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The Phenomenon of Yawning

We yawn countless times during ourlifetime. This is an involuntary action which can be best describedas a process of opening our mouth wide for about 5 seconds, violentlyinhaling air due to boredom, fatigue or lack of oxygen.

This phenomenon is present in allpeople, even infants while still being in the womb. Also, mostanimals yawn as well. However, the most interesting claim aboutyawning is that it is contagious.

I Yawn – You Yawn

Numerous researches have been carriedout on the subject of yawning being contagious. Most of them haveproven valuable points. For example, we know that most people willyawn when they see other people performing the same action. Moreover,they will yawn if they read about yawning, hear the sound of yawingover the phone or think about this action. Therefore blind and deafpeople yawn as well. Animals yawn after seeing a member of theirspecies yawn.

However, babies and infants do notrespond to these stimuli, making this subject even more peculiar.Additionally, people with autism or schizophrenia seem to be immuneto other people yawning. This caused a lot of interest within thescientific circles and various researches were directed towardsfinding out why and how is yawning contagious, or whether it iscontagious at all.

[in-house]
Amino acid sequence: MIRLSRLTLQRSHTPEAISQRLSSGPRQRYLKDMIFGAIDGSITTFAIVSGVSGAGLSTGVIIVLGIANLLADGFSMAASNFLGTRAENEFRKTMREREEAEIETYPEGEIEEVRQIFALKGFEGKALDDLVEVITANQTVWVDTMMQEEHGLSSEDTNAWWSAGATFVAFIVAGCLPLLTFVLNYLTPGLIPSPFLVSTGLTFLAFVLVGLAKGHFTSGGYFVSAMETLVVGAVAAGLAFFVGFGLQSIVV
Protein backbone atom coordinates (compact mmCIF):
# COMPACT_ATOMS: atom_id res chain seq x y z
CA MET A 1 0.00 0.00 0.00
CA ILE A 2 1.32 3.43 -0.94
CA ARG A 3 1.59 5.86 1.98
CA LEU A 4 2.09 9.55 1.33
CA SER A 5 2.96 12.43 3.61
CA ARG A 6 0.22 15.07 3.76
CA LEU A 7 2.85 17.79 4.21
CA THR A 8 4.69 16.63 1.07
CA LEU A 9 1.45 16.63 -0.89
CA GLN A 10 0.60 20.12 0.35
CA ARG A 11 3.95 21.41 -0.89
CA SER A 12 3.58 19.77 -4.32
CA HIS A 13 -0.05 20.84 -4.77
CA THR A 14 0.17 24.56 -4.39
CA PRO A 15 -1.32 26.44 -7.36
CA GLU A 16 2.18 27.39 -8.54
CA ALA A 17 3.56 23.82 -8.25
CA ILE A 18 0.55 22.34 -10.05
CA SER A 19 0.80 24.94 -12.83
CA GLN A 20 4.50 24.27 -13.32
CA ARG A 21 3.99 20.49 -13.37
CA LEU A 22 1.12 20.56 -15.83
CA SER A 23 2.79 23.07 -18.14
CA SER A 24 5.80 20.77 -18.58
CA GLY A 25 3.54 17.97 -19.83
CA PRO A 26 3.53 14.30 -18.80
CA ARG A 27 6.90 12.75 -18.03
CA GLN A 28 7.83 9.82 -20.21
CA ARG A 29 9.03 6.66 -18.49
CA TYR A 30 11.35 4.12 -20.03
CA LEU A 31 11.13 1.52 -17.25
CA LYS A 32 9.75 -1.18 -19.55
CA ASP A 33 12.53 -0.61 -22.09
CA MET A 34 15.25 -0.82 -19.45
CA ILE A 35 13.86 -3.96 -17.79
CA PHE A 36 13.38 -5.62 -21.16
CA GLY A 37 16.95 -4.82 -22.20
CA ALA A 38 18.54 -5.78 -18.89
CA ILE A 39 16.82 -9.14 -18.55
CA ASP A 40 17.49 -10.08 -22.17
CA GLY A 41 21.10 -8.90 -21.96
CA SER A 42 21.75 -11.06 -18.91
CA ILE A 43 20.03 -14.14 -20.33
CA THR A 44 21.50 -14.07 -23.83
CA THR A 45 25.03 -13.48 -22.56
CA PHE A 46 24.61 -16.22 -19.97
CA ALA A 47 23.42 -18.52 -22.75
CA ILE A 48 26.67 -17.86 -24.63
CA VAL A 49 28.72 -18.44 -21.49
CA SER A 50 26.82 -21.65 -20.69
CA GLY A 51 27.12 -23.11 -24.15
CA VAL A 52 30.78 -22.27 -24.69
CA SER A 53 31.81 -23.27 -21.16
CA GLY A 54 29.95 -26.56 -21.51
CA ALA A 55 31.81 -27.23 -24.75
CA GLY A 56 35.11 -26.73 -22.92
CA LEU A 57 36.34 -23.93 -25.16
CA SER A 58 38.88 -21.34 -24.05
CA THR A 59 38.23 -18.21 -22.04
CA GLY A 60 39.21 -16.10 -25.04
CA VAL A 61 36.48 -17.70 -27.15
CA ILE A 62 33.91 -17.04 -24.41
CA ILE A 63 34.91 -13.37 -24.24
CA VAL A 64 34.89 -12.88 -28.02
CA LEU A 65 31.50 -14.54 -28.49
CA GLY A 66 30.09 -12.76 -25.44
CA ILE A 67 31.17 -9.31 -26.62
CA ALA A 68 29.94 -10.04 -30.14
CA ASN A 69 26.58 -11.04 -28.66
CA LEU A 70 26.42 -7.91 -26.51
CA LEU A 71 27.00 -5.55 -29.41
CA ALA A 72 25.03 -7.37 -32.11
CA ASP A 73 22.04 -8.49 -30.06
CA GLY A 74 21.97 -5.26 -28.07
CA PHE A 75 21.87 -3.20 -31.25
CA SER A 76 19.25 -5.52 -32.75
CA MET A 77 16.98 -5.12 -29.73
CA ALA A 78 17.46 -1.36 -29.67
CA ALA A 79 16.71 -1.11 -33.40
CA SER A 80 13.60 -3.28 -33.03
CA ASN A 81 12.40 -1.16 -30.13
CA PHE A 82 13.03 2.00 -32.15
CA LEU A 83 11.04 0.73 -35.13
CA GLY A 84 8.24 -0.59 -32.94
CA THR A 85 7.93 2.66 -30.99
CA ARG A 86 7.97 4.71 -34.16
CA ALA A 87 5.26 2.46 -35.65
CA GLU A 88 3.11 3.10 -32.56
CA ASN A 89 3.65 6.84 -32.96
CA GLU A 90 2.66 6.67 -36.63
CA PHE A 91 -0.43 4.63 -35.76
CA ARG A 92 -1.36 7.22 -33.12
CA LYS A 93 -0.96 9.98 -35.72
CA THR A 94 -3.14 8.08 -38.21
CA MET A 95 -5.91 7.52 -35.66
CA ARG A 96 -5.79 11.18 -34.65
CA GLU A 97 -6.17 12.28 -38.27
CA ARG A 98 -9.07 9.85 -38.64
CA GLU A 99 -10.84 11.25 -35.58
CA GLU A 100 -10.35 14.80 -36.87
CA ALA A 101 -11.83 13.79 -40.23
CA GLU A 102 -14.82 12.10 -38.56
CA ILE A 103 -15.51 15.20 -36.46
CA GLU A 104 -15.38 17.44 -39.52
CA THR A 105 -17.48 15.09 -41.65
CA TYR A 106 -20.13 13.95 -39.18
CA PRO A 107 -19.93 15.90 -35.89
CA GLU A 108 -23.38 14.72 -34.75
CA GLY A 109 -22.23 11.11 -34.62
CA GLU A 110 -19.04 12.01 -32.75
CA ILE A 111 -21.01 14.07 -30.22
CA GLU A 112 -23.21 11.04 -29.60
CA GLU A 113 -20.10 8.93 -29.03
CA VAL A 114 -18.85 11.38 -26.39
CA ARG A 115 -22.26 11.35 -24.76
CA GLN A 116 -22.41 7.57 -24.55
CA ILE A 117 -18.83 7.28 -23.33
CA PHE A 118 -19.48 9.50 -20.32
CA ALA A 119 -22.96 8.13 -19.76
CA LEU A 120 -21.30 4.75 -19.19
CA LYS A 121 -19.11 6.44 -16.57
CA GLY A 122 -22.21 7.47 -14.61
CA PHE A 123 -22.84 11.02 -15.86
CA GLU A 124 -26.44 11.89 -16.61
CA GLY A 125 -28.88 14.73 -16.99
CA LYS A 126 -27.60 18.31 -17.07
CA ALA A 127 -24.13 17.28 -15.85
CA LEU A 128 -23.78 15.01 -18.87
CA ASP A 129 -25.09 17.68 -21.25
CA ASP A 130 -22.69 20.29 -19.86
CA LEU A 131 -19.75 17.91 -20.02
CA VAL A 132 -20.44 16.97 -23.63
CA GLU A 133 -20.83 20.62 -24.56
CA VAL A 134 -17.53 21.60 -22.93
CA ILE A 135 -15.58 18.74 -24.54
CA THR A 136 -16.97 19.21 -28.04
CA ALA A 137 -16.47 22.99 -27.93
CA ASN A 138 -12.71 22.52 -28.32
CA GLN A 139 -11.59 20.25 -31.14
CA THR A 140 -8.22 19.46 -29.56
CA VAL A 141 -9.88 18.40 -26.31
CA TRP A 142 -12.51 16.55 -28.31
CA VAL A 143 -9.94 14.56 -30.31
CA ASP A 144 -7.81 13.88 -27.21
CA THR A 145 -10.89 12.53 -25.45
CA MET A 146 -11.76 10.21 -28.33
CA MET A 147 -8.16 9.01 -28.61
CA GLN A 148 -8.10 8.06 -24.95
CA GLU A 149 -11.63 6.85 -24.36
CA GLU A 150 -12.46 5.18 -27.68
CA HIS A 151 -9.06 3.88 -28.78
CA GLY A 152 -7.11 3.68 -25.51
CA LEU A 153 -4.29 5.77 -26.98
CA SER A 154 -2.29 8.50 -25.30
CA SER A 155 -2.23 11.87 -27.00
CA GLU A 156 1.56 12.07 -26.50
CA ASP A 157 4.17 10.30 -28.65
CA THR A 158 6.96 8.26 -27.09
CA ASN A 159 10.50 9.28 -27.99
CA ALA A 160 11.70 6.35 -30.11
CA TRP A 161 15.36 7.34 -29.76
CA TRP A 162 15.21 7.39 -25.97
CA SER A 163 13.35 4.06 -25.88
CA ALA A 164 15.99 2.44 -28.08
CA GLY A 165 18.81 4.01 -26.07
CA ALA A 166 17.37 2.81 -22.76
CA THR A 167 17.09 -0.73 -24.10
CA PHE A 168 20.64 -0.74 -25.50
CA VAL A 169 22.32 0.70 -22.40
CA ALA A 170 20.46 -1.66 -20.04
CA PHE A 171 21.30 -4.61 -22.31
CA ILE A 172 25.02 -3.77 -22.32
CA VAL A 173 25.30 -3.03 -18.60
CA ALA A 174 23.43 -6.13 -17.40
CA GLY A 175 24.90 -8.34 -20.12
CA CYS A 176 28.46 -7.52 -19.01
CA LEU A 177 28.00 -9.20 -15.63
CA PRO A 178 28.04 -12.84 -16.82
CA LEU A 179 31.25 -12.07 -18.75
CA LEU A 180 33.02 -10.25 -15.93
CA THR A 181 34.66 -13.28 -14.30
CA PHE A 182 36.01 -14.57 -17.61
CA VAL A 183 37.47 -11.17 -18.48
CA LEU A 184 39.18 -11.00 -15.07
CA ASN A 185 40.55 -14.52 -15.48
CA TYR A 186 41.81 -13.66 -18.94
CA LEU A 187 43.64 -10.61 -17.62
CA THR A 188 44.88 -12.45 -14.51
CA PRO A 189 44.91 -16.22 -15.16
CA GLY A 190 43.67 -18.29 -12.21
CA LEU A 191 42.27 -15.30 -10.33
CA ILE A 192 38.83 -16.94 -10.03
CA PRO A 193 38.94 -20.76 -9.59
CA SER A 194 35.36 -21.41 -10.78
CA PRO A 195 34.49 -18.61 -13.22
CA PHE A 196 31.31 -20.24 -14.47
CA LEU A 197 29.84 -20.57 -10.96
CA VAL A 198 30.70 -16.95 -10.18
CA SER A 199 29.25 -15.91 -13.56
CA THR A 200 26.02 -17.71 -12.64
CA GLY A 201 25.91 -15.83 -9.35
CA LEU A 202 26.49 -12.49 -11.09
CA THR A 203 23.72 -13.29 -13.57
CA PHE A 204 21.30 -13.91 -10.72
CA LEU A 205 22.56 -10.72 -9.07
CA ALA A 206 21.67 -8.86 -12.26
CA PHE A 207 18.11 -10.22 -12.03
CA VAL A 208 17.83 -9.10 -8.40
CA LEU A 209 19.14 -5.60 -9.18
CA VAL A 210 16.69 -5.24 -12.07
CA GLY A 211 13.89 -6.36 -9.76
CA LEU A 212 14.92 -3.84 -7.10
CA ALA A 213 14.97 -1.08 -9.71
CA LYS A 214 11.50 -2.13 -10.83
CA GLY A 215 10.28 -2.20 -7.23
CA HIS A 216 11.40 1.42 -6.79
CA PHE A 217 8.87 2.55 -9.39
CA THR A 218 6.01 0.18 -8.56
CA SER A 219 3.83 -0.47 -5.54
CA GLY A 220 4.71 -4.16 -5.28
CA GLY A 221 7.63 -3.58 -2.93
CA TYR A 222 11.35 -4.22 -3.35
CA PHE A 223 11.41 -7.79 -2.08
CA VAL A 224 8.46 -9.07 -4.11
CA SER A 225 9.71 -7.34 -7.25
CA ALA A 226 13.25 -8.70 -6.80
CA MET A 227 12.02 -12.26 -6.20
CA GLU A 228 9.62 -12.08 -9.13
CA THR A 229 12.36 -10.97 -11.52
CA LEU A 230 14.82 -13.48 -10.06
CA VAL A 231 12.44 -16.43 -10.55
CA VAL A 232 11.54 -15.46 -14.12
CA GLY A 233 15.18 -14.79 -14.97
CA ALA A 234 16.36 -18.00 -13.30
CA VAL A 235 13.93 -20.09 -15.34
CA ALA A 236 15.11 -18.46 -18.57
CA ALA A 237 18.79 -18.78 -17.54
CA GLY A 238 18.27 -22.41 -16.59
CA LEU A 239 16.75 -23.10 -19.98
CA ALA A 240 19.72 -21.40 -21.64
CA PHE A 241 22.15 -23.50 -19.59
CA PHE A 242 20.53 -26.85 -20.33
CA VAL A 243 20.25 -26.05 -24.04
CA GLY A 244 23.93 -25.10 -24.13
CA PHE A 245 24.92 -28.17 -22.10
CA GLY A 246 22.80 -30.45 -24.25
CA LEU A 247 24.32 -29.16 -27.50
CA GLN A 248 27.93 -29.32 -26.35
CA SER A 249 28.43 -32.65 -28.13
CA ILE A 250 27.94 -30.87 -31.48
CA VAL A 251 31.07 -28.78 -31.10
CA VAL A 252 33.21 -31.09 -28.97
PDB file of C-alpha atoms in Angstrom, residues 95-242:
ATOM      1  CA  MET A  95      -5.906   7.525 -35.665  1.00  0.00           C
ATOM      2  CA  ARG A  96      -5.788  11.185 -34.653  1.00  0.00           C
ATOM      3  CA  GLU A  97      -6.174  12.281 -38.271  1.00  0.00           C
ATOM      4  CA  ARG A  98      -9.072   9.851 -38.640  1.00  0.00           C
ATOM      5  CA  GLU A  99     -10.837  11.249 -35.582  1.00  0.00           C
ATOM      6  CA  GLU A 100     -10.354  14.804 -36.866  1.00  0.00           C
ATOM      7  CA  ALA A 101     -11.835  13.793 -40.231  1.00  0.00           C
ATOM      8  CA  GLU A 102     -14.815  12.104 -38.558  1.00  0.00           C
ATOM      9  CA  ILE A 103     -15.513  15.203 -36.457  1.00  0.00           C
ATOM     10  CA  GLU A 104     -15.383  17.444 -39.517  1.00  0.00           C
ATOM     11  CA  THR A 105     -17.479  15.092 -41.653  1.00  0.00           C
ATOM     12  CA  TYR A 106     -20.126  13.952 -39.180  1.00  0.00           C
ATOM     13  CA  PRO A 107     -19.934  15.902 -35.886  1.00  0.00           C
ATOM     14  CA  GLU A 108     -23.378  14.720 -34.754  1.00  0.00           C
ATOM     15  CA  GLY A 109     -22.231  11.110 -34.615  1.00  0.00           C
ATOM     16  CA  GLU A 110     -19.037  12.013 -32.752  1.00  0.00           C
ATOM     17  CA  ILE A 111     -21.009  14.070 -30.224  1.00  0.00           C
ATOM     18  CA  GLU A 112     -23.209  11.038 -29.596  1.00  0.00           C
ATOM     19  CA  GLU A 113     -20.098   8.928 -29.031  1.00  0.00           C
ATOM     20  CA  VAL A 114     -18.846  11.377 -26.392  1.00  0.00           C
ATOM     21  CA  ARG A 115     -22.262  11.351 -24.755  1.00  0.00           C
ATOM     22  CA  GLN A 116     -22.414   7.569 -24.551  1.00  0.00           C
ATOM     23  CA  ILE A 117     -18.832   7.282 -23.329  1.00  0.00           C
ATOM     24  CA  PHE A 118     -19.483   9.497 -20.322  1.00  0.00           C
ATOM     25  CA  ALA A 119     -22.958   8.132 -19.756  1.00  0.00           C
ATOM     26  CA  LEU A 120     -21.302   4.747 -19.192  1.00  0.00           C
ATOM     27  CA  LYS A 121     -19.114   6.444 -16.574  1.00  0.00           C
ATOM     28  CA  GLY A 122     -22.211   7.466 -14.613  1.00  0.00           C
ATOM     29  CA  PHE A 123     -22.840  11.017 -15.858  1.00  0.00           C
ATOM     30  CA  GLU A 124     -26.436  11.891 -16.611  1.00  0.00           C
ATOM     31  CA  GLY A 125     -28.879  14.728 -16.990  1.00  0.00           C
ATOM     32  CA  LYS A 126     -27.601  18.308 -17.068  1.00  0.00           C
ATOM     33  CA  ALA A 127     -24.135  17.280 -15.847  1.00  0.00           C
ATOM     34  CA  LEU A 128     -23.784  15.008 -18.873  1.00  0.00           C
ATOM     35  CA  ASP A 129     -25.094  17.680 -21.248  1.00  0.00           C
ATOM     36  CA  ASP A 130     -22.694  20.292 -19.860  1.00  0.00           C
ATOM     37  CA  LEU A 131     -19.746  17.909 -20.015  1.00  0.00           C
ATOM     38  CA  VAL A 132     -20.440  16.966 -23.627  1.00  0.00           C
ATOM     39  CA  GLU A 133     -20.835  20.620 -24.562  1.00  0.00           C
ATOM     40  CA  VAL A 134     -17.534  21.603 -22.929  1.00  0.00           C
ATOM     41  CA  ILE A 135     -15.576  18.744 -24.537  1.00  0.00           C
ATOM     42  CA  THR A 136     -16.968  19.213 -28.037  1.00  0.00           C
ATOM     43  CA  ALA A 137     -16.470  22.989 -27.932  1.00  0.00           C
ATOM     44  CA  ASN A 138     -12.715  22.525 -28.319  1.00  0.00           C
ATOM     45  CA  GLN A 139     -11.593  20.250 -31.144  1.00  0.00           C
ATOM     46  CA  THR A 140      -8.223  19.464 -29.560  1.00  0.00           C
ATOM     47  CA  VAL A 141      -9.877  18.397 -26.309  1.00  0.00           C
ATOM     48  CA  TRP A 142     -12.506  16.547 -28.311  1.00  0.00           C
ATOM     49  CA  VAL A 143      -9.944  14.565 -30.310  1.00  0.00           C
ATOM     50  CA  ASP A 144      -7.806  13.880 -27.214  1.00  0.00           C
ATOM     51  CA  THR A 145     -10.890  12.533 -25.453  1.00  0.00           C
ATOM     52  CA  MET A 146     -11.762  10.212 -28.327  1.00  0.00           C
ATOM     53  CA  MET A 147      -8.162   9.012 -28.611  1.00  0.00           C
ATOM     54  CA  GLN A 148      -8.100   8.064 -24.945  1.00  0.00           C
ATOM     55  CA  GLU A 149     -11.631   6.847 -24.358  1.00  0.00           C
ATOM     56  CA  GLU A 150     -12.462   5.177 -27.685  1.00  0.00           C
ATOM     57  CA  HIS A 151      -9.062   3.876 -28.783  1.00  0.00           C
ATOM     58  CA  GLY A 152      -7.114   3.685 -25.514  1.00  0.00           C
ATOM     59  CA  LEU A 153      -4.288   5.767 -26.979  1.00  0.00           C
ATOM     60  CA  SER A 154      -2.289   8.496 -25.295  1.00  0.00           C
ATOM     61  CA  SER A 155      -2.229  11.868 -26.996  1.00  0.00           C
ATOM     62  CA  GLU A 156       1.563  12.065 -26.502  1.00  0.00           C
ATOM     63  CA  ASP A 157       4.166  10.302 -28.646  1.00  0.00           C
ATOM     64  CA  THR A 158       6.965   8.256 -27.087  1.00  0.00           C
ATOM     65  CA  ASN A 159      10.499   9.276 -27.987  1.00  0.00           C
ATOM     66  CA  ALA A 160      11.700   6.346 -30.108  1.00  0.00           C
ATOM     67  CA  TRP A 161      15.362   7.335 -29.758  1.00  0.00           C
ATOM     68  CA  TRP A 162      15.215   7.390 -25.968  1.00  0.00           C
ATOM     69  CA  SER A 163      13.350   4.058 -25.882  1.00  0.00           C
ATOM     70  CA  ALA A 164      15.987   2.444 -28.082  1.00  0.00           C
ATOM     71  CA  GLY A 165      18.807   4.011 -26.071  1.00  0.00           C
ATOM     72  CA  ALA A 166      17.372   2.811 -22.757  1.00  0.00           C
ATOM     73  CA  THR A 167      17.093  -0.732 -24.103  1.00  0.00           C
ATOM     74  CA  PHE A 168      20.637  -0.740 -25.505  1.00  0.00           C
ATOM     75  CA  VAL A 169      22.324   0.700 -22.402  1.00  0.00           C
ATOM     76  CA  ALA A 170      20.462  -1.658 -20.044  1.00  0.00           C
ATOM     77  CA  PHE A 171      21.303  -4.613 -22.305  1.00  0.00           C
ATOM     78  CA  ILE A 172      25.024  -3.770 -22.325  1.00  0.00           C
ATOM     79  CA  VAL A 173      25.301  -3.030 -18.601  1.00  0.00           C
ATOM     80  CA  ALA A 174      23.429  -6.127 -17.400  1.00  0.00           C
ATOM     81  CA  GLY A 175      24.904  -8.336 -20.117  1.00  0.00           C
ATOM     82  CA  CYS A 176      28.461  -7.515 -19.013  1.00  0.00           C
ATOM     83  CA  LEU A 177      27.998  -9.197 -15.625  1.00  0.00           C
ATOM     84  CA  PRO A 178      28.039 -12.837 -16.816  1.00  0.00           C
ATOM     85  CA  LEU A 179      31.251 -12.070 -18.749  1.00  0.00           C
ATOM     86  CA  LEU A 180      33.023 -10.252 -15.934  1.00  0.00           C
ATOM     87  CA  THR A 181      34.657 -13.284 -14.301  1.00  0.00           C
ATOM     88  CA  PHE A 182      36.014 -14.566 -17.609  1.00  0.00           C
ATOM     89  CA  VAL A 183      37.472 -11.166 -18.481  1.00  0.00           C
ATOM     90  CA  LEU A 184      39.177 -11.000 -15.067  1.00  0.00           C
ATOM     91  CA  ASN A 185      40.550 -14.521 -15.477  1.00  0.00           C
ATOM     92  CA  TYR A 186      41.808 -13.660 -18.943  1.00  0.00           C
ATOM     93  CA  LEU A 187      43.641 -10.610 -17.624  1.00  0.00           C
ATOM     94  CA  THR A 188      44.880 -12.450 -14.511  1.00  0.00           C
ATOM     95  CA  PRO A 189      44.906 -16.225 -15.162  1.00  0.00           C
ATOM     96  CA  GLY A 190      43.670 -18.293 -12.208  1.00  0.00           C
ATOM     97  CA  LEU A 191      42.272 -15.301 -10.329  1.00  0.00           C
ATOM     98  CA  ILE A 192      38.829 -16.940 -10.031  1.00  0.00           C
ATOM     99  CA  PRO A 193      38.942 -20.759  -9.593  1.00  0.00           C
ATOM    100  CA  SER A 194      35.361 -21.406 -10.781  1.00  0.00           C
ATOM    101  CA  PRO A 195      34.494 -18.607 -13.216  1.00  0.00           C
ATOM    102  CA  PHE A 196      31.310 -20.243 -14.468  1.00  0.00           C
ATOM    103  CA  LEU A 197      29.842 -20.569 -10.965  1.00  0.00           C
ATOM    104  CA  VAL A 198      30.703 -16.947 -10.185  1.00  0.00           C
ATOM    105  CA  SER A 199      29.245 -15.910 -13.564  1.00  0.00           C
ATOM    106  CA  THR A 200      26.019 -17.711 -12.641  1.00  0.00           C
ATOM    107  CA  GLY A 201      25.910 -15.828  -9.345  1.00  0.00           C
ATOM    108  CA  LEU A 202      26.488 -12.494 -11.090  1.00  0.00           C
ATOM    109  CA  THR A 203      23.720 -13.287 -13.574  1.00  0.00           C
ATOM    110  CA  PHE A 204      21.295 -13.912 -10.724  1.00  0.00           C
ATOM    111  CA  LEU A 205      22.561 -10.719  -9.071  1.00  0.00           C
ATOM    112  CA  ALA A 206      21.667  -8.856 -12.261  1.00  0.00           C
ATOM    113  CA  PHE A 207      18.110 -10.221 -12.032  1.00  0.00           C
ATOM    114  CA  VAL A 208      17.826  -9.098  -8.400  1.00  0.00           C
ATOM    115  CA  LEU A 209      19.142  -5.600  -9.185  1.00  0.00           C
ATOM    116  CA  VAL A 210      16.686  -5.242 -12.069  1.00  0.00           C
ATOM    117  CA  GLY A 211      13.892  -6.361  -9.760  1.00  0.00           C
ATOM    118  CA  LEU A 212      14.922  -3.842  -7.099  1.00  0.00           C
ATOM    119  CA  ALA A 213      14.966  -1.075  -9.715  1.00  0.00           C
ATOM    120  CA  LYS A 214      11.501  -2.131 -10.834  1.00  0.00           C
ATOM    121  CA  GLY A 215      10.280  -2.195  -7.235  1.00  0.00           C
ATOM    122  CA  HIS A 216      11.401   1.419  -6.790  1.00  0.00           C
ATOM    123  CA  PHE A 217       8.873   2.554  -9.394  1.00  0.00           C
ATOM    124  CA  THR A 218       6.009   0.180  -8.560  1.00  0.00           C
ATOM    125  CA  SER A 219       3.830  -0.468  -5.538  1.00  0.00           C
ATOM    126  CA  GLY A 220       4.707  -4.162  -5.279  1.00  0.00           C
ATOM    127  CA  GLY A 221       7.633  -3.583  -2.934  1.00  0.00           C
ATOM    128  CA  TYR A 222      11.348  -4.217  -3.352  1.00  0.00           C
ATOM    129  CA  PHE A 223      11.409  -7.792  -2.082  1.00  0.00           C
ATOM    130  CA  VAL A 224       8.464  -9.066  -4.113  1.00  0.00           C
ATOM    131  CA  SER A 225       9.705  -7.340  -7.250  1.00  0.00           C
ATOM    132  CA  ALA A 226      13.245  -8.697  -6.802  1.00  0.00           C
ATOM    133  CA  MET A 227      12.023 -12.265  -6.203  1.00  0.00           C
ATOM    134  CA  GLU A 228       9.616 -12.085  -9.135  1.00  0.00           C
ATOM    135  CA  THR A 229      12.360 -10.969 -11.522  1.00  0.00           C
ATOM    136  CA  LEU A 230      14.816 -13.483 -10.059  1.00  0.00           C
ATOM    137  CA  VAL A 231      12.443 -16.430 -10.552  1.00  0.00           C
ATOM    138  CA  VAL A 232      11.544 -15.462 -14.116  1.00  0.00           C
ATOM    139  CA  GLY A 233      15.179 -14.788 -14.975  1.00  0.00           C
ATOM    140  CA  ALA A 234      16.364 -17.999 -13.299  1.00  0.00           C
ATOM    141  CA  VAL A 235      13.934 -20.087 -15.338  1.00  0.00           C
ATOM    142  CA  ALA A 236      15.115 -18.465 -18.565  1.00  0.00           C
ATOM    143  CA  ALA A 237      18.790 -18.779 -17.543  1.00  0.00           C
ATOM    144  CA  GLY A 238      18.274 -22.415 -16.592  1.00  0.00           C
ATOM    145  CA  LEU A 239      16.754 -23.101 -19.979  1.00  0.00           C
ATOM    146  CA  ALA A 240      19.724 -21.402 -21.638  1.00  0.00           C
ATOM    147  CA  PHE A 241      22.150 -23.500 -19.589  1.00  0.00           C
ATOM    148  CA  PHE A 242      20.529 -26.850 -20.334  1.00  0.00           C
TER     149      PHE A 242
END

Is Yawning Contagious?

Firstly, yawning may be contagious ifthe group of people affected by it are located under the sameconditions. For example, being together in a place lacking oxygen,many people may yawn at once, since their bodies react the same tothis situation.

There are other, more interestingclaims, however. Namely, some scientist say that yawning in groupsdates back to our primitive age, where we, affected by instincts,used our teeth and opened our mouth to show other people that we aremore dangerous than they are, intimidating them. Also, this couldhave been a signal for sleeping time in tribes or other groups ofpeople, becoming an instinct later. Furthermore, people who wereyawning often were thought to be less capable of defending themselvesand were, therefore, protected.

Finally, there are claims that thereare special centers in our brain which read other people's faces andreact to the stimuli received from this source. Subsequently, seeingsomeone yawn, your brain, subconsciously, imitates the process forsome reason.

All in all, we yawn when we see otherpeople do the same. The question why this is so, remains a mystery yet to besolved.

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